People with disabilities are the world's largest minority group according to the most recent estimates of disability incidence from the World Report on Disability (2011), jointly published by the World Health Organization and the World Bank. An estimated 15 per cent or 1 billion of the world's population has some form of disability. Those of working age are also quite significant ---- between 785 to 975 million people with disabilities are 15 years of age or older.
People with disabilities represent a huge untapped source of human talent. As a group however, people with disabilities are too often excluded from the society and workplace --- and from the experiences, such as a good education and market-driven training that would give them the foundation to contribute to the workplace and the development of their country's economies.
While country-level data is often lacking, in all parts of the world, people with disabilities are:
- less likely to be employed than non-disabled persons
- less likely to be registered as employed or as unemployed, and are thus invisible in the labour market
- more likely to be in low-paid jobs with poor promotional prospects and working conditions, when they do work.
The situation is even more difficult for women with disabilities, who are less likely to have a decent job than either non-disabled women or men with disabilities.
According to the ILO Code of practice for managing disability in the workplace (2002), the ILO defines a disabled person as "an individual whose prospects of securing, returning to, retaining and advancing in suitable employment are substantially reduced as a result of recognized physical, sensory, intellectual or mental impairment". With a growing emphasis that social and physical environmental factors constrain the participation of disabled persons in the world of work, there are increasing efforts to build and organize society in a way to enhance the participation of disabled persons in society and increase their employment prospects. At the same time, it has become clear that people with disabilities have a valuable contribution to make in the workplace and to the national economy, in jobs suited to their interests, abilities and skills with adaptions as required.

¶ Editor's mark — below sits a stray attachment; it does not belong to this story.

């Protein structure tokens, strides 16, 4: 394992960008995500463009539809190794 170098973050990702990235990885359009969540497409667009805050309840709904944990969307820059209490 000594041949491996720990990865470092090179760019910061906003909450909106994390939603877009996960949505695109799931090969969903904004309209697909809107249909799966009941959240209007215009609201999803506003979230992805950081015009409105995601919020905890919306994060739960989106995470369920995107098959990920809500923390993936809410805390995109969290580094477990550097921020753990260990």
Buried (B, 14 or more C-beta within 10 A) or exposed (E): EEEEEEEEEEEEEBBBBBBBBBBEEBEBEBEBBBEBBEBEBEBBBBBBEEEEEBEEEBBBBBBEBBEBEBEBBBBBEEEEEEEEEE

Participation of disabled persons in society and the workplace is a question of rights at the individual level, of diversity and business benefit at the company level and of social economic development at the country level. The ILO Global Business and Disability Network is seeking to promote the employment of disabled persons in the workplace from the perspective of rights, social and economic development of the countries in which they operate and from the business case for diversity. Become a member and learn more.